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Diluting the Prohibition Law in Bihar: A Look at the Journey of a Stringent Law

According to the sources, the Nitish Kumar government has already prepared a draft for diluting the prohibition law.

Published
India
5 min read
Diluting the Prohibition Law in Bihar: A Look at the Journey of a Stringent Law
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Rumours are rife that the stringent prohibition law in Bihar may be diluted in wake of the menace of illegal liquor smuggling and hooch deaths across the state. After 13 hooch deaths in Nalanda, eleven people have reportedly died in Chapra after consuming hooch.

According to the sources, the Nitish Kumar government has already prepared a draft for diluting the prohibition law and it is expected to be introduced as an amendment bill in the coming budget session.

Complete prohibition in Bihar has been the main plank of Nitish Kumar’s politics but the impracticality of the move has finally been realised after the loss of several lives.

Let's examine the saga of prohibition in Bihar under Nitish Kumar, as well as the the philosophy and politics behind the controversial move since 2016.

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The High Priest and Poll Promises

In the run-up to the 2015 Assembly elections in Bihar, there were widespread protests by women's rights activists demanding complete prohibition. Nitish Kumar made a poll promise that he would implement complete prohibition if voted to power and it is claimed that the womenfolk voted en masse for him in 2015.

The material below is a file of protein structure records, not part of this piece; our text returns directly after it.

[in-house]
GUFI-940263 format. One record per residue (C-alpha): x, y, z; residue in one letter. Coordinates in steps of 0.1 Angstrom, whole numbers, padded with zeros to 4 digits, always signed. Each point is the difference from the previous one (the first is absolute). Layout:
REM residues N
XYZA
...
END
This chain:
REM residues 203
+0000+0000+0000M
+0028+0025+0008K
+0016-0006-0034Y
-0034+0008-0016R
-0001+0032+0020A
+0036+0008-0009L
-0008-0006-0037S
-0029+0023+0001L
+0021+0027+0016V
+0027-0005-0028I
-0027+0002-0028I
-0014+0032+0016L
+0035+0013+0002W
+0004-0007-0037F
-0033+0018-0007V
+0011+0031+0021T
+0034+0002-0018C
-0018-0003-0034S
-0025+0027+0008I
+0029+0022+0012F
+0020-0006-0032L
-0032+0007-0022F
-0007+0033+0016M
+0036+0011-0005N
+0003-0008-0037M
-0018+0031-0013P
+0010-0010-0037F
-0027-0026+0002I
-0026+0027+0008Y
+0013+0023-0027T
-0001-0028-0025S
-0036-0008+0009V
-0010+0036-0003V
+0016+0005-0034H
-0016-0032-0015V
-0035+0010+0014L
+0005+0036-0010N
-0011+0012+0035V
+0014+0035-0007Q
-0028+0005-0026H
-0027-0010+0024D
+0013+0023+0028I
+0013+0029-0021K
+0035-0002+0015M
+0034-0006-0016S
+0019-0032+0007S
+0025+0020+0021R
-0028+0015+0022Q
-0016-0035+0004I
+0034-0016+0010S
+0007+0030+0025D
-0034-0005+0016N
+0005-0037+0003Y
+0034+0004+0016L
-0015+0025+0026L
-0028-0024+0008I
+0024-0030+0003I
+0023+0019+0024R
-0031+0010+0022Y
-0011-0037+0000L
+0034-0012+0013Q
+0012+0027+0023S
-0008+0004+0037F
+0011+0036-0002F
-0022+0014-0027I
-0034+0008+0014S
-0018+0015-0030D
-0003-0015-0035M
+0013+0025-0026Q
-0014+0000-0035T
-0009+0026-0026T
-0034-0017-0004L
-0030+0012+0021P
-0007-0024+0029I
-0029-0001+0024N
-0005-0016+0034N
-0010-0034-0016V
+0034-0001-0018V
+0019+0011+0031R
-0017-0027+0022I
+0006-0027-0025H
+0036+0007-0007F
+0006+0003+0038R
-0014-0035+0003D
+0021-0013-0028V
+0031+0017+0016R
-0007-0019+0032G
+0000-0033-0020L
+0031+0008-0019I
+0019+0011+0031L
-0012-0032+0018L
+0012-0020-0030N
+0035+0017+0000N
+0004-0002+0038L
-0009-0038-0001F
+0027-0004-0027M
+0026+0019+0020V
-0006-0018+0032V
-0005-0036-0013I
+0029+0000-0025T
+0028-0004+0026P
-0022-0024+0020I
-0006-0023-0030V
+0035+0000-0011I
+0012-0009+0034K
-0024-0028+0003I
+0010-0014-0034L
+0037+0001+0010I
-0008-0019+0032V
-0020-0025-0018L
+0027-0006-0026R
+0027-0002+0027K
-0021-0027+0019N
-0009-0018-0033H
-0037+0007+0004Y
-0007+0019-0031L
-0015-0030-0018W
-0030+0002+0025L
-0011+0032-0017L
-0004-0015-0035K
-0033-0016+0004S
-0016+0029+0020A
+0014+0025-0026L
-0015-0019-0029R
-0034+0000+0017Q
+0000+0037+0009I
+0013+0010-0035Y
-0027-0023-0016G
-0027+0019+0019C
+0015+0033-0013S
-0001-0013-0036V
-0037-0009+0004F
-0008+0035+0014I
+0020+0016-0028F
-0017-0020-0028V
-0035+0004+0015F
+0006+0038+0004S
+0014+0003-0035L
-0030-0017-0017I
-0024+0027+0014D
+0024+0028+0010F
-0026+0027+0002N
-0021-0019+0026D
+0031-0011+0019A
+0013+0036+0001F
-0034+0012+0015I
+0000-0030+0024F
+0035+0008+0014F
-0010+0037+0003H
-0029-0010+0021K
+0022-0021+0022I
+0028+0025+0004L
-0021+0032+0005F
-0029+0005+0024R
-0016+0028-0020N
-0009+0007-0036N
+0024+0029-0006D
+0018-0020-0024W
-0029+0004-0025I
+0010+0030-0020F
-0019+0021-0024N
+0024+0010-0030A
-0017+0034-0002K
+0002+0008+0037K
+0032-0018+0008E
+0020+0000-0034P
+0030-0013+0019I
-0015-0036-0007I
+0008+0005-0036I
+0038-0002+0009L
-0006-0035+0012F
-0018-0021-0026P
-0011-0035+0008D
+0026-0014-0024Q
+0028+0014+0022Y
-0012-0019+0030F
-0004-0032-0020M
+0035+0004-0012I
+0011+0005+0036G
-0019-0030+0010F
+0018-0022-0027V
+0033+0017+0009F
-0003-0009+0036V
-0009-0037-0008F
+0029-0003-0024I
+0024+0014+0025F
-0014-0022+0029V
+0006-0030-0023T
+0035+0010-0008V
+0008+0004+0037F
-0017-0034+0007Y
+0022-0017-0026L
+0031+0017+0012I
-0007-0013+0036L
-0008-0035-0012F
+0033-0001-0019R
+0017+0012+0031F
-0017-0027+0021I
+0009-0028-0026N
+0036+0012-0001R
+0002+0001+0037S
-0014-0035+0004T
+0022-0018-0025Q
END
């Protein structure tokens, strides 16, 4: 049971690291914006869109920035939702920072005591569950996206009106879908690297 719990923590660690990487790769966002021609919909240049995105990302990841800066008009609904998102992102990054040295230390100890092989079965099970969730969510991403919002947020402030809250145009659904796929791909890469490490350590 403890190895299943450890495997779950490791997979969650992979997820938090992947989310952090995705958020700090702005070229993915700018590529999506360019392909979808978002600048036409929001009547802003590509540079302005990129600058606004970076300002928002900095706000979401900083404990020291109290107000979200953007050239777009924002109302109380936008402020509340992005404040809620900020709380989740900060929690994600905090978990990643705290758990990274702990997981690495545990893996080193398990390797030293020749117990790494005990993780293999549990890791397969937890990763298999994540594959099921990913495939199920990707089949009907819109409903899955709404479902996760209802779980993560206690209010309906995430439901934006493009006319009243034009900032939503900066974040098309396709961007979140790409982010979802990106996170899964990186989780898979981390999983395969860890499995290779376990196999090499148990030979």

Consumption of liquor was connected with the increased incidents of domestic violence, particularly in rural areas.

According to the National Family Health Survey (NFHS) 2015-16, 30 percent of men falling between the age group of 15 and 49 years were addicted to liquor consumption. The female folk of the same age group informed researchers that they experienced physical, mental, and sexual torture by their husbands mainly due to this addiction.

Nitish Kumar won the election and imposed complete prohibition in Bihar in April 2016.

The Revenue Source That Dried Up

According to the Economic Survey of 2014-15, Bihar used to earn Rs 3,100 crore excise duty from the sale of liquor in the state. The estimated projection of revenue earning from liquor sales was Rs 4,000 crore in 2015-16.

The sizeable amount of excise revenue is clearly an important source for cash-strapped state governments after the implementation of Goods and Services Tax (GST).

In Bihar, Rs 2,554 crore are incurred on midday meal scheme for students in government schools as per budget proposals of 2020-21 – this amount is 64 percent, around two-thirds, of the estimated revenue of Rs 4,000 crore from liquor sales in 2015-16.

According to IndiaSpend, Bihar used to consume 2.5 crore litre of liquor before prohibition was imposed.